“Responding to texts and emails takes up an enormous amount of our time. Even our enterainment these days takes up a lot of time, just because there’s so much of it.

“Things like mobile phones and tablets were not around 20 years ago and so people, in general, had more time.”

Dr Taylor, who does not own a smartphone, said there was hope for hard-pushed parents.

“You can easily make time for yourself, by meditating for 20 minutes or going for a walk or a run. It’s really important to take time out from your demands. To begin with, it may seem to make you worse off but this is about enabling you to relax. You could even do it while you are ironing or doing something like that.”

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The Ultimate 7-Step Closet Cleanse for the New Year

The first sign that I could use more organization in the new year is that I am late for a consult on how to achieve more organization in the new year. It’s 8:50 a.m., and I am sprinting toward the coffee shop two blocks away from my apartment in an effort to make it back by 9:00 sharp, when a professional organizer is set to arrive. The second sign is that before I open the door to my closet, I preface it with, “Please don’t judge me, but . . .”

Suffice it to say, I know a thing or two about hoarding. So before heading into another year with all my same-old, I set out to clean my closet once and for all—or at least until next season—and decide to consult multiple experts along the way to find out exactly how to tackle this daunting project. Here, seven key points to keep in mind before you unleash your own editing powers on that wardrobe of yours.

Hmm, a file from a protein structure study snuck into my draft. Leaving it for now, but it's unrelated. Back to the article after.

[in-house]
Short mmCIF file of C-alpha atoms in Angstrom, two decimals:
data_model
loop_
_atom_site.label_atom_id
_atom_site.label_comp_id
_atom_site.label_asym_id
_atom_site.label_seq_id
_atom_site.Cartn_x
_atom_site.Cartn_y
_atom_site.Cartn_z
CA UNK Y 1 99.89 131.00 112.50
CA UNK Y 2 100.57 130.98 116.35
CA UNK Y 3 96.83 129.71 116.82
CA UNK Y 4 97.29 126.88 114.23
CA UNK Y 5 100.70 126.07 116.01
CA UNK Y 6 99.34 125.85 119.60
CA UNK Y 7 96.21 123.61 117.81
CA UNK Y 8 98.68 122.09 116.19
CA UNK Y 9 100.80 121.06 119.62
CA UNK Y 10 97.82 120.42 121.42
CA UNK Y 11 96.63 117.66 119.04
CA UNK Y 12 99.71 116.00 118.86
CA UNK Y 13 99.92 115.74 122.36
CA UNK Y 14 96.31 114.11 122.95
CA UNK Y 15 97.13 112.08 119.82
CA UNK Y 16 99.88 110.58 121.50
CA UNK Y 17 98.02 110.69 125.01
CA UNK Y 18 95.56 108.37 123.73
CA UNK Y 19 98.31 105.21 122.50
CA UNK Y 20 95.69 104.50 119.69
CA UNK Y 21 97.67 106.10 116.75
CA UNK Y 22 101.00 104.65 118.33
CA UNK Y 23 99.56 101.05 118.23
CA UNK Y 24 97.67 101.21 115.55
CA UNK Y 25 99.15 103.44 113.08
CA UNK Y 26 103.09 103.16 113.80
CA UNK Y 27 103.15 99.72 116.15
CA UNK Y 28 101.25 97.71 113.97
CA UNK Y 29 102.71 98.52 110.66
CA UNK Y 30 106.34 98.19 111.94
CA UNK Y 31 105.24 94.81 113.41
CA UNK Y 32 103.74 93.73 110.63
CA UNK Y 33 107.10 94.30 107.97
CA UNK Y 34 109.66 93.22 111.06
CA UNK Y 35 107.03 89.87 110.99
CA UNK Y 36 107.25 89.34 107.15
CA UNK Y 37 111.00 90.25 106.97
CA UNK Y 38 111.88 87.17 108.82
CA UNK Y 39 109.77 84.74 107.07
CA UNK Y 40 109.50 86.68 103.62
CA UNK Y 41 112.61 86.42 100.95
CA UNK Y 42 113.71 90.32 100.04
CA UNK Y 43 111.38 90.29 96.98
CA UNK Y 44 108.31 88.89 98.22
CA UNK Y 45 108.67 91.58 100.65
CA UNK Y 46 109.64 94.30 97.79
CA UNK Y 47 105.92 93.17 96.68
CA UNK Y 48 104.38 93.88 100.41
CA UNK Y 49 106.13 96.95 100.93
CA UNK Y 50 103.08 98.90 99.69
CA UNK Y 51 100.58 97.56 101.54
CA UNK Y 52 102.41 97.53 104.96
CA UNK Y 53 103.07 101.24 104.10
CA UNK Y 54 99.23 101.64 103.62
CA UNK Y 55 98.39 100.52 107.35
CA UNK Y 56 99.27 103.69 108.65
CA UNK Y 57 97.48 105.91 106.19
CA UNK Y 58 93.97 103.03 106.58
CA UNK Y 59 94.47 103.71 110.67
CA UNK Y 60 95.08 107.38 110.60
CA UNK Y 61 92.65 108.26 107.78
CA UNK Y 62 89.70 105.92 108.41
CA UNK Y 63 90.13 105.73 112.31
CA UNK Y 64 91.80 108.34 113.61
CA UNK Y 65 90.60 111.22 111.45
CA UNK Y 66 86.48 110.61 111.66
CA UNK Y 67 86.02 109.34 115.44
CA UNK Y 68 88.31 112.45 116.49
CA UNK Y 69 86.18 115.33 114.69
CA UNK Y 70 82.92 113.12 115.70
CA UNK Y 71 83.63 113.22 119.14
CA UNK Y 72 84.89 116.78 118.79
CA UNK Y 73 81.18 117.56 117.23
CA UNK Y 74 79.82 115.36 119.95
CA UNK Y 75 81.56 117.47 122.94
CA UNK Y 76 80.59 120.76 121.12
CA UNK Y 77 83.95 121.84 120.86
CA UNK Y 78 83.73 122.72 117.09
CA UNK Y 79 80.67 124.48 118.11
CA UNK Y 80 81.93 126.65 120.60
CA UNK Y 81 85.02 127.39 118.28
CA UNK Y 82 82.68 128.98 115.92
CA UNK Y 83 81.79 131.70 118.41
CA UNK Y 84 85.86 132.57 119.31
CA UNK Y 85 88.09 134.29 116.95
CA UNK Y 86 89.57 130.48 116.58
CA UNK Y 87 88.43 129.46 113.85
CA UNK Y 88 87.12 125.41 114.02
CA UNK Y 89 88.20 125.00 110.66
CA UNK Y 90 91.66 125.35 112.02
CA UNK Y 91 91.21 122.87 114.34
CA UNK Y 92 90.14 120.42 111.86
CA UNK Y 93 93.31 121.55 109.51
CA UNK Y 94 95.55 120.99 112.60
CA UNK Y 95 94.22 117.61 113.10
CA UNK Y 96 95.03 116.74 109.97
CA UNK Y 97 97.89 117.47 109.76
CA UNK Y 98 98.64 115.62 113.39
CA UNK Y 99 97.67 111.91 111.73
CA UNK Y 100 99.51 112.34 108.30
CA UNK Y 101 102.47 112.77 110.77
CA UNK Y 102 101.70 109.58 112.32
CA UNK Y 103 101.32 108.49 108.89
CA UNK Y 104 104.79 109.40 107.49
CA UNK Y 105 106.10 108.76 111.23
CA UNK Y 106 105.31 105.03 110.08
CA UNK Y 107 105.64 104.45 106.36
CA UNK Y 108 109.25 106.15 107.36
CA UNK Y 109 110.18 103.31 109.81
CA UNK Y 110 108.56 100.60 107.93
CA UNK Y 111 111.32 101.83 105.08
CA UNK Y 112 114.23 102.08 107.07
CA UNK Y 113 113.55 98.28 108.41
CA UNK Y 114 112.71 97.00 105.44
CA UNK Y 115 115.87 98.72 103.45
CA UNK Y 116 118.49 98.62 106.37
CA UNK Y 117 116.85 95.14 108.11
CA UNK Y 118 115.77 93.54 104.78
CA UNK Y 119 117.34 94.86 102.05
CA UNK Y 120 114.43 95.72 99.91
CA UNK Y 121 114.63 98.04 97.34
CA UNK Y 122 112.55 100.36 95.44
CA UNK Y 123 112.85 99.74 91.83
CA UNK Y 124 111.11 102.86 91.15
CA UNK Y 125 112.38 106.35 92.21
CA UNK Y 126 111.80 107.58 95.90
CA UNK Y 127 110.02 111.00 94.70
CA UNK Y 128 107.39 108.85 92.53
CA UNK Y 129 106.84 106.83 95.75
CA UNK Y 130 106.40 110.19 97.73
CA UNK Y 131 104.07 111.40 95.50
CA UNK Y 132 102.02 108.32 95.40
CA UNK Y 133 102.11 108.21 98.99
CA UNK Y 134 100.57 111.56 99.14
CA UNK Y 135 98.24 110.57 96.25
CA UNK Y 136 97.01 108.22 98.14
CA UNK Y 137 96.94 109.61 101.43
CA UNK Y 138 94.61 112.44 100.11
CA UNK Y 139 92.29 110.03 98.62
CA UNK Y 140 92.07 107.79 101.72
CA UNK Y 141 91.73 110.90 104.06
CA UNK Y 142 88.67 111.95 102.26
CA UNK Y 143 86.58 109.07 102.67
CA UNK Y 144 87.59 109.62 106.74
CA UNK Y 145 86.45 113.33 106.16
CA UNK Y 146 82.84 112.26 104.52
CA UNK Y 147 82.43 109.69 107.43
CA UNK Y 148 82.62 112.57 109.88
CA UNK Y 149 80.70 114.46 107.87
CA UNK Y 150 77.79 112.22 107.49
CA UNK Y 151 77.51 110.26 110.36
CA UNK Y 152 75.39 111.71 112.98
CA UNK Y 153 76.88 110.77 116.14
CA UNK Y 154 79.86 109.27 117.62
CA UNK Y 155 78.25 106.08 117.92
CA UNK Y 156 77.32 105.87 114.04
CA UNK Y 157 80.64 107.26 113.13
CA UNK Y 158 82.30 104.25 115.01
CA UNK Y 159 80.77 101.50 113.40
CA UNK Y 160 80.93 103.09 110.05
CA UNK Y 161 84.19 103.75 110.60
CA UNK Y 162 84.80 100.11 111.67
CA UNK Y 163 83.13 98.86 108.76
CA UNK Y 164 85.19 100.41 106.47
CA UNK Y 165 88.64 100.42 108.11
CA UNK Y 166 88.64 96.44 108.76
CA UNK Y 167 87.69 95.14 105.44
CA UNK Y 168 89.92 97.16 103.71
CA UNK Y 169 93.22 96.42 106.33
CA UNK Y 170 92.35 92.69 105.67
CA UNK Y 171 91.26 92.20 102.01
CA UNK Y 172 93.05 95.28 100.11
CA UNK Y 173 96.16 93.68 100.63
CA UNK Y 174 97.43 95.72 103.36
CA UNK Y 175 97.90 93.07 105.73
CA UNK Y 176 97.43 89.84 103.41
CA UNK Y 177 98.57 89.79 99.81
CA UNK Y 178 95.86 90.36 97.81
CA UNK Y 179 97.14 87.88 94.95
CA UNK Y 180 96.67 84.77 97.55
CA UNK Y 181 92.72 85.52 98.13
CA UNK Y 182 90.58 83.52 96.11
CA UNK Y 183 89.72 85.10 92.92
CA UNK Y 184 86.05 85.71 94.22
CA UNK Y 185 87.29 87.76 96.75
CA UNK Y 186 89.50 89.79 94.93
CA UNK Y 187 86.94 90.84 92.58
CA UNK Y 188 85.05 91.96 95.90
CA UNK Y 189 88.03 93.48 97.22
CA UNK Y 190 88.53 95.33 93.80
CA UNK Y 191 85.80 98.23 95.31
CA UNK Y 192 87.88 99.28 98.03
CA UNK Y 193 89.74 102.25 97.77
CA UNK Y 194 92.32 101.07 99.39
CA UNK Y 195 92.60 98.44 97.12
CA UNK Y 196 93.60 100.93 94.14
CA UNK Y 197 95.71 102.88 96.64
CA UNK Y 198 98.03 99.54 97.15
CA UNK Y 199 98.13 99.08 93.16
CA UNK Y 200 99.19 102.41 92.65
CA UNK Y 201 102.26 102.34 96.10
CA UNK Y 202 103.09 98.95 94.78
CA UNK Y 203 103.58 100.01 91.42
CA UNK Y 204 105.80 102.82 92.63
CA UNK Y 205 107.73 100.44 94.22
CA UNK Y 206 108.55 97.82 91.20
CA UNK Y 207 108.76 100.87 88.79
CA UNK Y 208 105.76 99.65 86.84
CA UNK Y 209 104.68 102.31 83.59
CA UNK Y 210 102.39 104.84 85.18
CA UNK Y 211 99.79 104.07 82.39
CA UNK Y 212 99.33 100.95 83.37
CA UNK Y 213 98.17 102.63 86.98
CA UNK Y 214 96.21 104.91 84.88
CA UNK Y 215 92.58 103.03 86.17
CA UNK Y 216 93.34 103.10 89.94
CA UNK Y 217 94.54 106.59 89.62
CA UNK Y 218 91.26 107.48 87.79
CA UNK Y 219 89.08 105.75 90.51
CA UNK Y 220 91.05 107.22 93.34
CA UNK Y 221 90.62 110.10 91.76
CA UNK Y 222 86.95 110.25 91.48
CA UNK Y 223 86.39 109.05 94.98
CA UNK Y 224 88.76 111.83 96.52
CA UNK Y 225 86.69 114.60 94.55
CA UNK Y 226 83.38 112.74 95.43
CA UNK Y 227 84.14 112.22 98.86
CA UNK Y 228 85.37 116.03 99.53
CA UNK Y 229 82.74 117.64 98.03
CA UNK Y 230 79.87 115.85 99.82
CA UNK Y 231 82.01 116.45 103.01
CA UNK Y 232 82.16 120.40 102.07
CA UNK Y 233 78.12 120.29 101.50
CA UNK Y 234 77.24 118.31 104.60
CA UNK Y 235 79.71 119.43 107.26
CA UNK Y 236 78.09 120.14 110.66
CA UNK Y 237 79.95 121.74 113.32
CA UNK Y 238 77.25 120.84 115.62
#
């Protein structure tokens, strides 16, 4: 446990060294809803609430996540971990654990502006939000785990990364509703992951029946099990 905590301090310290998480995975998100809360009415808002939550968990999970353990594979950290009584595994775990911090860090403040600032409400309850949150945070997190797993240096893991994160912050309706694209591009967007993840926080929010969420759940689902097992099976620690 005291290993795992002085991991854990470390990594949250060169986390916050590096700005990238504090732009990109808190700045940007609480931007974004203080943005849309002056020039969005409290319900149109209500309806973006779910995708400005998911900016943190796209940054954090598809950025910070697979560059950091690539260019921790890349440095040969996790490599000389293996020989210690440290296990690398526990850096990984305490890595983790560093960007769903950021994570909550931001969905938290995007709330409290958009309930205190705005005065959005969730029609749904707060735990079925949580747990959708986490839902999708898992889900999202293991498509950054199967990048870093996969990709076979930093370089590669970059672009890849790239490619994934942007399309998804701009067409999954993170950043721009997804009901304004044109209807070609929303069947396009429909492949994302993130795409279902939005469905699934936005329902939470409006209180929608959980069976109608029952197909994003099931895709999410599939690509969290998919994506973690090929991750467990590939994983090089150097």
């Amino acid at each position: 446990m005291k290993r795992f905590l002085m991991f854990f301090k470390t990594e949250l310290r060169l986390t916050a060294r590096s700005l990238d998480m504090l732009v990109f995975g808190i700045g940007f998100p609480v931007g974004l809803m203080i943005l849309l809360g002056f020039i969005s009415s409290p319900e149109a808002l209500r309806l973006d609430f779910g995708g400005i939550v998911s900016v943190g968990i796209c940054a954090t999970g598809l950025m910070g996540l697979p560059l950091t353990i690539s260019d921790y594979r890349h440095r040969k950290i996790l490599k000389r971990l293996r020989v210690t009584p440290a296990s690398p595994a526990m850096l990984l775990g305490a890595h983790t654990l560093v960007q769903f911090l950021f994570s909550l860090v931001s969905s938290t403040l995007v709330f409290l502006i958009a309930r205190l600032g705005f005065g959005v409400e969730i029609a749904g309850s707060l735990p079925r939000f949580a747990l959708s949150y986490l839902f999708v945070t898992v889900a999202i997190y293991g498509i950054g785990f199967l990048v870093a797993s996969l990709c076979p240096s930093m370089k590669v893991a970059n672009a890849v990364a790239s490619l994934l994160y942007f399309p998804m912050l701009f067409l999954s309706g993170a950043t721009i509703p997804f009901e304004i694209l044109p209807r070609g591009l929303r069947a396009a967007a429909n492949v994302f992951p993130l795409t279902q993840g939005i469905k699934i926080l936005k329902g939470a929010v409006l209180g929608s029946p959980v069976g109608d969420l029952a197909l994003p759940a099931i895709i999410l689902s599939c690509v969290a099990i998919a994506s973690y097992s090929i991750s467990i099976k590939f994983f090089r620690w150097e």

Jacqueline Burke and Restaurateur Luke Ostrom’s Wedding in a New York City Townhouse

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Cleanse Your Way to Better Karma

If you get cold feet before the big cleanse, that’s normal. I am riddled with pre-closet-cleanse anxiety in the week leading up to the purge. These were things I liked enough to buy, once. What if I have another chance to wear that Marc by Marc Jacobs dress? What if I finally discover how to style that Moschino blouse? I don’t have the answers, so I call Karyn Starr, a stylist and cofounder of the aesthetic consulting firm White-Starr. “In order for the new you to come in, you have to get rid of something,” she says. “If it’s not serving you, it can serve someone else. It’s like good fashion karma.” So the next time you buy something new, consider giving away an item to maintain your pared-down closet and up your fashion karma.